Ukrainian model Valeria Lukyanova, who has been dubbed a living Barbie, became an Internet sensation this week because of her doll-like features and her seemingly inhumane figure. From her porcelain skin to her large eyes to her concaved waist, Lukyanova's appearance shocked viewers around the world.
Valeria Lukyanova's YouTube channel skyrocketed from just over 1 million video views last week to over 2.4 million views Thursday. Her story has been covered by major global news brands, including the Huffington Post and ABC News.
Despite her newfound fame, the living Barbie has had to deal with an onslaught of criticism as well.
Horrified viewers have blasted the model over her Barbie looks. One commented: She looks not only ugly, but ridiculous. Another wrote: A woman with completely perfect features is a boring woman. Another asked: Isn't unhealthy obsession on looking like a Barbie doll a part of her identity though?
On Thursday, Valeria Lukyanova took to her official YouTube channel, Amatue, to respond to the media attention she has received in a post entitled, Doll's appearance is not everything. Here is the full text of her excerpt. Bear in mind, English is most likely her second language.
About me write articles on different sites, representing, like a doll, which has made such appearance, thanks to plastic surgery. Said one man, and all repeat like parrots. People do not have a personal opinion. They could go to my site and read my notes. I keep a diary for many years, and there I describe all his life. But it's not interesting to people who are spreading rumors about me, and gossip. Much more interesting is to slander a man than to dig into his records and find reliable information in order to lay down their own opinion. It is much easier to just agree with the gossipy, and repeat for the rest, wrote Lukyanova.
Unfortunately this is a mistake most people. They take someone else's opinion as the truth of the first instance.
No one mentioned that I was a singer, I sing opera , in the style of music - New Age, that I have a wide vocal range and coloratura soprano. I am a composer and has written over 70 songs on the theme of spiritual development. Why is it in his video subjects people do not mention that I evolve spiritually and lead seminars and workshops on astral travel, answer questions and help people understand themselves, she continued.
No one said that my looks, it is hard work for many years and good genes. Not mentioned in his video that I rawfoodist that I do not drink, I do not smoke, and I lead a healthy lifestyle, my goal is powered by prana.
And why do they all talk about this to people? the easiest way to slander and to me as a doll, for outer beauty is, nothing. But thanks to them for a PR, many thoughtful people, and I know what they are, will visit and conduct a private investigation. Benefit of information about me - the sea, so that even his sneer, they helped me. More people know about my teaching, my work and my ideas! Love and Light to you! she concluded. Adding, PS I use my looks to get through to people. I am a Lightworker.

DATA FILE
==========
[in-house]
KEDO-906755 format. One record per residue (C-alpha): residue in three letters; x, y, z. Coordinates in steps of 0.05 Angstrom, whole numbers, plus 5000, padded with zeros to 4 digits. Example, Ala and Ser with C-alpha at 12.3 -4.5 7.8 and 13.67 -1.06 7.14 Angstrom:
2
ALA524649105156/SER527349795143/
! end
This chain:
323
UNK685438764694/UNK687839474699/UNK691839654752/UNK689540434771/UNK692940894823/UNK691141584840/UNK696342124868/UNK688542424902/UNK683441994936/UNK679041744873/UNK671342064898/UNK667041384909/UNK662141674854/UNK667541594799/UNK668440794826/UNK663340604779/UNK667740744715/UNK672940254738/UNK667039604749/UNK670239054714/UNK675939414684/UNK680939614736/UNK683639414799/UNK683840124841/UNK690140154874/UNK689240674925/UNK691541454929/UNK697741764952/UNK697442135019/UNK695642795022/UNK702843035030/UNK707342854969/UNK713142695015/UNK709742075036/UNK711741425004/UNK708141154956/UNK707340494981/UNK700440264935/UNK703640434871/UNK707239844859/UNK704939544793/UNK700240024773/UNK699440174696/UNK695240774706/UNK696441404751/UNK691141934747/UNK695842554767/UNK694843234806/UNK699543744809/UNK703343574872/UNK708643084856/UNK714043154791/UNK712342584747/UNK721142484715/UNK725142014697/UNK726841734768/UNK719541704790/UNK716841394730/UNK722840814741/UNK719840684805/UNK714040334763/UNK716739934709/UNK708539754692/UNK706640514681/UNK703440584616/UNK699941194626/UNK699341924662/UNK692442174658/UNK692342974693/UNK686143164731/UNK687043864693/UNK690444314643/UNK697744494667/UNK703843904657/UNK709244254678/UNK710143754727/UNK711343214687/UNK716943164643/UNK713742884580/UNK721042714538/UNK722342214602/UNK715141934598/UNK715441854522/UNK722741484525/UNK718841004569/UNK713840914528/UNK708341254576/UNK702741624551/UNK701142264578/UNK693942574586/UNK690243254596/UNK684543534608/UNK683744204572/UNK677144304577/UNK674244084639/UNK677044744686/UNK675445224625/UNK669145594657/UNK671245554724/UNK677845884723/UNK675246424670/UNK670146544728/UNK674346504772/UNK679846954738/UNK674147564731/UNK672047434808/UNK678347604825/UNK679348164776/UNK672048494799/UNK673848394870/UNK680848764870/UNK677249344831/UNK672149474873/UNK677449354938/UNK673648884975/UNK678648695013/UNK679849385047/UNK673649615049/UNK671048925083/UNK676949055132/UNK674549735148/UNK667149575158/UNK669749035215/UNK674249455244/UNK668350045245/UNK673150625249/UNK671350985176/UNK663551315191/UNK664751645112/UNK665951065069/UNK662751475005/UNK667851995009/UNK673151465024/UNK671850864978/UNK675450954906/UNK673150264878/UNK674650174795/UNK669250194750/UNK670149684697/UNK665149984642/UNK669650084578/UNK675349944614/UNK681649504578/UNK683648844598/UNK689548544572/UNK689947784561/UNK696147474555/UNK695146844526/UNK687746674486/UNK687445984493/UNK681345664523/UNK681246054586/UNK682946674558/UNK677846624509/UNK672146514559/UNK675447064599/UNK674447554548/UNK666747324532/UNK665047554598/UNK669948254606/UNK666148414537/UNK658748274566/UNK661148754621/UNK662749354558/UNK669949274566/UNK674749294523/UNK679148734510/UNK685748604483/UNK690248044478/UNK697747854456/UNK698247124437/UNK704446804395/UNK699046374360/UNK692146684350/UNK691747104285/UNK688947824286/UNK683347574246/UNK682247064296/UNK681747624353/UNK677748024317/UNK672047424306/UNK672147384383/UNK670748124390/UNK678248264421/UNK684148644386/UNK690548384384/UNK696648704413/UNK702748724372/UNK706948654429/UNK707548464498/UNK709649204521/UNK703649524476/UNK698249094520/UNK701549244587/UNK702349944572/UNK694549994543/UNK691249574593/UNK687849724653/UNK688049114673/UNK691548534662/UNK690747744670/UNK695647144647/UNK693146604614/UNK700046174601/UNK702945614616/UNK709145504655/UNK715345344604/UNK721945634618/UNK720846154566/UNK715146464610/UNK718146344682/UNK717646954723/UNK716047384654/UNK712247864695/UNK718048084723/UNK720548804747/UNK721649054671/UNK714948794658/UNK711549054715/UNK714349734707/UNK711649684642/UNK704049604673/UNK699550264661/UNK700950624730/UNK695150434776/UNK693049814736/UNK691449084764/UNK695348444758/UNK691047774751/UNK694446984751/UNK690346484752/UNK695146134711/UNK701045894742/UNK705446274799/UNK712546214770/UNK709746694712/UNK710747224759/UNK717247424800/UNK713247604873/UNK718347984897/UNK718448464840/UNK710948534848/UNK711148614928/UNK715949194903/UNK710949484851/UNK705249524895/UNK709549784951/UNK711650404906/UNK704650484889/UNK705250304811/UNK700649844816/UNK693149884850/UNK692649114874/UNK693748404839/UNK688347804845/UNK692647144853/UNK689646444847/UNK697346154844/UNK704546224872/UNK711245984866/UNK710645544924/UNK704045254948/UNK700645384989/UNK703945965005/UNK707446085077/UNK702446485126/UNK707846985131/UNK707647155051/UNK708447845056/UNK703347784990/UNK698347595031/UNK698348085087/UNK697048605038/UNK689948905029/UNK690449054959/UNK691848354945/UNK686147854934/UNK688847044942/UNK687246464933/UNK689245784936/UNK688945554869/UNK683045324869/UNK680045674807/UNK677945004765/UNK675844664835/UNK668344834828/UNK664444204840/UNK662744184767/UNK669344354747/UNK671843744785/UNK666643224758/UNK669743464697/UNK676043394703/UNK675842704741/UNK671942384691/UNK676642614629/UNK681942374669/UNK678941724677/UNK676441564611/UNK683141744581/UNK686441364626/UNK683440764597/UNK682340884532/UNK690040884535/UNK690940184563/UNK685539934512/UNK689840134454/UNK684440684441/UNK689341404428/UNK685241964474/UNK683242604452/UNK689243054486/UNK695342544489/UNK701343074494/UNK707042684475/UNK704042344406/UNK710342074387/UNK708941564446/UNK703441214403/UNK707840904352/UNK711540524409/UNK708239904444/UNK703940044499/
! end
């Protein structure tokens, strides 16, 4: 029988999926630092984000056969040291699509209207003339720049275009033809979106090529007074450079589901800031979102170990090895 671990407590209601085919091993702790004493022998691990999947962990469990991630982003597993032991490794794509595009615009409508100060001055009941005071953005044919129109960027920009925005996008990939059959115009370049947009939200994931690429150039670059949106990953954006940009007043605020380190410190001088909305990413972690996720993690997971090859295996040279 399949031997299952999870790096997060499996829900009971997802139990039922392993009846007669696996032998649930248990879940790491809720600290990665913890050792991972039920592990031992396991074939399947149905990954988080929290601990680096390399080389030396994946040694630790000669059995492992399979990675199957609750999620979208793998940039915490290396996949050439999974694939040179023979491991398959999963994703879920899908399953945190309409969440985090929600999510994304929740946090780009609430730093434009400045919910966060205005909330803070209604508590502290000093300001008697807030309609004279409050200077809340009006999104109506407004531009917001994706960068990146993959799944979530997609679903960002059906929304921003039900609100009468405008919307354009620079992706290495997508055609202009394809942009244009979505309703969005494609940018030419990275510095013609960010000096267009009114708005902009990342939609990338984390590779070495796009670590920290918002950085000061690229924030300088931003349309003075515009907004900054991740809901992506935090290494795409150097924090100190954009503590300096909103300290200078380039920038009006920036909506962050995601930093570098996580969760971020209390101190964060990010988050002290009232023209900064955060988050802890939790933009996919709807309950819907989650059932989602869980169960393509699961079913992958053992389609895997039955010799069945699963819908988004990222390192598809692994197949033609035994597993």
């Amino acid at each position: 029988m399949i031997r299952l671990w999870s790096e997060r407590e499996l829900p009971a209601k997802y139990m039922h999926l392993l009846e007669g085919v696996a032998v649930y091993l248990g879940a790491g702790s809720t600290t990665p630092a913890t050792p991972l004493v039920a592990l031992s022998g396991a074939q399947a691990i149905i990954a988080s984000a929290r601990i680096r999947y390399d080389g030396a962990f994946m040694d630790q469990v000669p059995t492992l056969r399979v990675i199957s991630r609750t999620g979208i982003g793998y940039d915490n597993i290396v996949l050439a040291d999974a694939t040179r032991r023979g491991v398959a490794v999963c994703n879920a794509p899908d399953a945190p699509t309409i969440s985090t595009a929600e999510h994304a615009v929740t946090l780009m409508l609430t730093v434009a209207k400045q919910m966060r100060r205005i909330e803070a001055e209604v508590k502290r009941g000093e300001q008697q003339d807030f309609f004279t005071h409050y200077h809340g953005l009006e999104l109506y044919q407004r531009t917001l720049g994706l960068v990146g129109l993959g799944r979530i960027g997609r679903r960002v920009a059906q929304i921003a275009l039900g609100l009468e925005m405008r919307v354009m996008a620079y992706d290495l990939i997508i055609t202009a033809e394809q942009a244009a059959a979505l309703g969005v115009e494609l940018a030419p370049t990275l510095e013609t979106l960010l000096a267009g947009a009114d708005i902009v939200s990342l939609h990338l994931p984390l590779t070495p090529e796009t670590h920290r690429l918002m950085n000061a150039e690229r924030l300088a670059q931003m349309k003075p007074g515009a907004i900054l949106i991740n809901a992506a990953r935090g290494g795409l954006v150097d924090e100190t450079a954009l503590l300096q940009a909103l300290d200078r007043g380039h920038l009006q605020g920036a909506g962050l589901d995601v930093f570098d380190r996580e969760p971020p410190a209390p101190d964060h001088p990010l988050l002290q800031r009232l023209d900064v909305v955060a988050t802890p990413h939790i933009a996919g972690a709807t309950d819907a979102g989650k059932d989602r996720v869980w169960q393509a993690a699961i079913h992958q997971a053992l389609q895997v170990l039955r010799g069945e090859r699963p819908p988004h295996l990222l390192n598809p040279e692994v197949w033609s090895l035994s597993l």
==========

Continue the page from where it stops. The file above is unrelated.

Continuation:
The popularity of this living Barbie has alarmed some professionals, who think that it further exemplifies the objectification of females.
On Good Morning America on Tuesday, Dr. Anthony LaBruna, Plastic Surgeon Director of Manhattan Plastic Surgery, said, A women needs to get breast enhancements to be a 38DD and cut some ribs out to get an 18 waist, make the hips wider and change her face. Of course, the woman would have to go blonde like Barbie.
LaBruna did not disclose exactly how much Valeria Lukyanova might have spent on plastic surgery procedures to attain her current stature, but he estimated that the cost would be somewhere in the $100,000s.
Dr. Malcolm Roth, president of the American Society of Plastic Surgeons, stressed the seriousness of undergoing plastic surgery to ABC News. Valeria is only 21, so certain milestones in growth and physical maturity ought to be considered before plastic surgery is performed. ASPS cautions patients to keep in mind that plastic surgery is real surgery with real risks, just as with any operation, so the decision should not be taken lightly, he said.
Diane Levin, professor of education at Wheelock College in Boston, told ABC News that the popularity of Valeria Lukyanvoa exemplifies the issue of objectification of women in society, regardless of how extreme her case is.
Barbie has always been controversial and really changed the discussion on how girls play, said Levin, author of the book, So Sexy So Soon: The Next Sexualized Childhood and How Parents Can Protect Their Kids. When Barbie came around, play suddenly became about dressing up and looking right and it eventually played a role in how women wanted to look in real life.
If society expects women to look like that, it is harder for almost any woman to totally resist it. This just feeds into our media screen culture, where being involved with real things are becoming more and more removed for children, Levin said. Even if she's totally Photoshopped, the fact that her body is being changed to one that no one actually can attain epitomizes what is happening in our society.